To show you the basic idea of the pastel workshop, I thought I'd show you Tom Christopher's work - how his paintings progressed, and then show you my first attempt.
After roughly sketching his landscape, Tom sprayed his Uart paper and applied a very loose watercolor under-painting.
Next he began applying soft/light strokes of value - not necessarily color. Using values, he set up his painting from darks to lights and warms to cools. He added layer upon layer - all very lightly and loosely, eventually adding in some detail, but very little detail. He kept his paintings loose - almost abstract. This is not his finished piece, but close to it. After he sent us off to start our paintings, he did work a bit more on this. Jo bought this demo - very nice. You should click on the first pic above and then click through the photos to better see the progression of the painting.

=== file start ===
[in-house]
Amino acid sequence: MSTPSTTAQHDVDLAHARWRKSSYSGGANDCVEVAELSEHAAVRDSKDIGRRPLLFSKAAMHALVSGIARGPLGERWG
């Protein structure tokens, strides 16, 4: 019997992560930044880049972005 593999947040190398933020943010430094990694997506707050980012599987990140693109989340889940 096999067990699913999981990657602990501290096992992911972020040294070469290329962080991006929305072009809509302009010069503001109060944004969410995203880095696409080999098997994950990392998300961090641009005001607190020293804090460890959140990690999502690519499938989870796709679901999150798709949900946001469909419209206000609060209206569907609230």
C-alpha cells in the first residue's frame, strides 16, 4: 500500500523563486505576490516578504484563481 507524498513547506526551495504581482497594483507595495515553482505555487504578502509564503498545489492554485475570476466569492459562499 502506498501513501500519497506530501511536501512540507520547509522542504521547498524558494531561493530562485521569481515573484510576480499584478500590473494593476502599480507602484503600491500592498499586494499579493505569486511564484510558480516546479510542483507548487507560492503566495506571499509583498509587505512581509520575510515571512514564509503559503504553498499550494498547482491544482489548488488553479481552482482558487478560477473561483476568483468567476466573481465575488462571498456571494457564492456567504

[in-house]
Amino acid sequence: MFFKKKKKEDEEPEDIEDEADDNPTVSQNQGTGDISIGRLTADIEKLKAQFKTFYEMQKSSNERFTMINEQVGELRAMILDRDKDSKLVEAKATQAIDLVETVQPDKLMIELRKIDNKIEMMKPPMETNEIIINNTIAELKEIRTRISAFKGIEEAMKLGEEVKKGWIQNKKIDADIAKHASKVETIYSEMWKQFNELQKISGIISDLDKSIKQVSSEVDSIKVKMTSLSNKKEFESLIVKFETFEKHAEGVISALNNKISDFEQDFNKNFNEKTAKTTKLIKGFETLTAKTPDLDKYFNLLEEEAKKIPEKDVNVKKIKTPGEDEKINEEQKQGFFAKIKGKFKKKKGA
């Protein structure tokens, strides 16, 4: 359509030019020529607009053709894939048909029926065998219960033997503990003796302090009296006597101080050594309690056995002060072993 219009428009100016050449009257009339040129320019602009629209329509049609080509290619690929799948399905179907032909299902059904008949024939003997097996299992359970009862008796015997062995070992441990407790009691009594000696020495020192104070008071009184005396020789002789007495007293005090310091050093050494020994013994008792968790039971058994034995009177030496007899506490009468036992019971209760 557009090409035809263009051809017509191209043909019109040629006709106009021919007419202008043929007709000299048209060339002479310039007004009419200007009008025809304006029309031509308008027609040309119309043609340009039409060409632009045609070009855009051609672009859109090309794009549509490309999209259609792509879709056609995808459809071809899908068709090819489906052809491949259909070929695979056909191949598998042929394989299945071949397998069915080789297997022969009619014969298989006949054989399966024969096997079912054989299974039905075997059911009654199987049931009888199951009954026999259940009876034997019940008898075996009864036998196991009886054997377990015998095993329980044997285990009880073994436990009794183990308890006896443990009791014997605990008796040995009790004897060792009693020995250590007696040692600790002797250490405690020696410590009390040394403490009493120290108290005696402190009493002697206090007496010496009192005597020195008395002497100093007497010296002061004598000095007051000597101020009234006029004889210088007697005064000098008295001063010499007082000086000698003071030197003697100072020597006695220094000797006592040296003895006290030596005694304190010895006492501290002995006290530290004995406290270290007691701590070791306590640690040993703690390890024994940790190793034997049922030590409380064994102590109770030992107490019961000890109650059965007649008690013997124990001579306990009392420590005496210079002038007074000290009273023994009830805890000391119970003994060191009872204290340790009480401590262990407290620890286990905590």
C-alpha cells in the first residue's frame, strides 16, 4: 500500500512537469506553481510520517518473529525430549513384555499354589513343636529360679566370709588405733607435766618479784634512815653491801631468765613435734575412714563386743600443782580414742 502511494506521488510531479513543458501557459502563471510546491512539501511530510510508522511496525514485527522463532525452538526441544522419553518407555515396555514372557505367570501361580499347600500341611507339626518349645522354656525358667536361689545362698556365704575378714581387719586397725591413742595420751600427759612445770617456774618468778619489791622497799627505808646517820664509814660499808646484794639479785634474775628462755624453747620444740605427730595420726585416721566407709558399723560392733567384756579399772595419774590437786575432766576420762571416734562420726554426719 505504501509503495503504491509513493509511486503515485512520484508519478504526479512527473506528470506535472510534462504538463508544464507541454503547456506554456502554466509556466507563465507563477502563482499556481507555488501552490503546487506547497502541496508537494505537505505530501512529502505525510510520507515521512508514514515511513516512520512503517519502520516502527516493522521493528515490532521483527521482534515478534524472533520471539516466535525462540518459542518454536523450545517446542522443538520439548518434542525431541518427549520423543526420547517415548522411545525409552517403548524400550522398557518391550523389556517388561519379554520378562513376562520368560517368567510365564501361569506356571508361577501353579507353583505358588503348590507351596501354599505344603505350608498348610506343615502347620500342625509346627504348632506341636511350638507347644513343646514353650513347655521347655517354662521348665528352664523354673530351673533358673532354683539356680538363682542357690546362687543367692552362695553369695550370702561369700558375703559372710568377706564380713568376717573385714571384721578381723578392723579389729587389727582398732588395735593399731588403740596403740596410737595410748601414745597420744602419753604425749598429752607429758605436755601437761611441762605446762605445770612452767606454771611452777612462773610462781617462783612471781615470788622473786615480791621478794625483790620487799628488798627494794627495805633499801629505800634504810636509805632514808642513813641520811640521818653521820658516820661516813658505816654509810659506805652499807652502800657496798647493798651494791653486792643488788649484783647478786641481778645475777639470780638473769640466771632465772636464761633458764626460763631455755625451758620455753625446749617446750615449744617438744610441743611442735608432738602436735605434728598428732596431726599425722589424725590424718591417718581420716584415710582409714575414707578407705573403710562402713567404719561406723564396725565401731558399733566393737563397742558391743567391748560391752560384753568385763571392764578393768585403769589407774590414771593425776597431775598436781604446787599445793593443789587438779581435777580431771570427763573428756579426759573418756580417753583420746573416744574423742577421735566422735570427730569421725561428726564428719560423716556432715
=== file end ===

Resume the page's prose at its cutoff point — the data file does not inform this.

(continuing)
Then I started mine using the same under-painting watercolor technique and then adding value with pastels. It was difficult to get away from wanting to match colors. From my college days, I have well understood the idea of values vs. color, but Tom's technique held off on the local color until well into the painting. Of course, I painted-to-death this first painting. Although it needs lots of help, which I can do, it was a learning experience. I moved on and did the paintings that I posted yesterday.
I started this last painting on the last day. It, too, needs some work, but I kind of liked it. In Tom's critique he said several times how he liked the lower left corner - liked what was going on - very abstract. I'm not sure I saw that, but I will try not to mess up the corner, and still work on the over-all painting.
I have another series of photos of a different Tom Christopher painting to show his technique again - if anyone is interested. It is cool to see the progression. Jo had a drawing app on her Ipad that showed the process of her drawings- she had all the cool toys!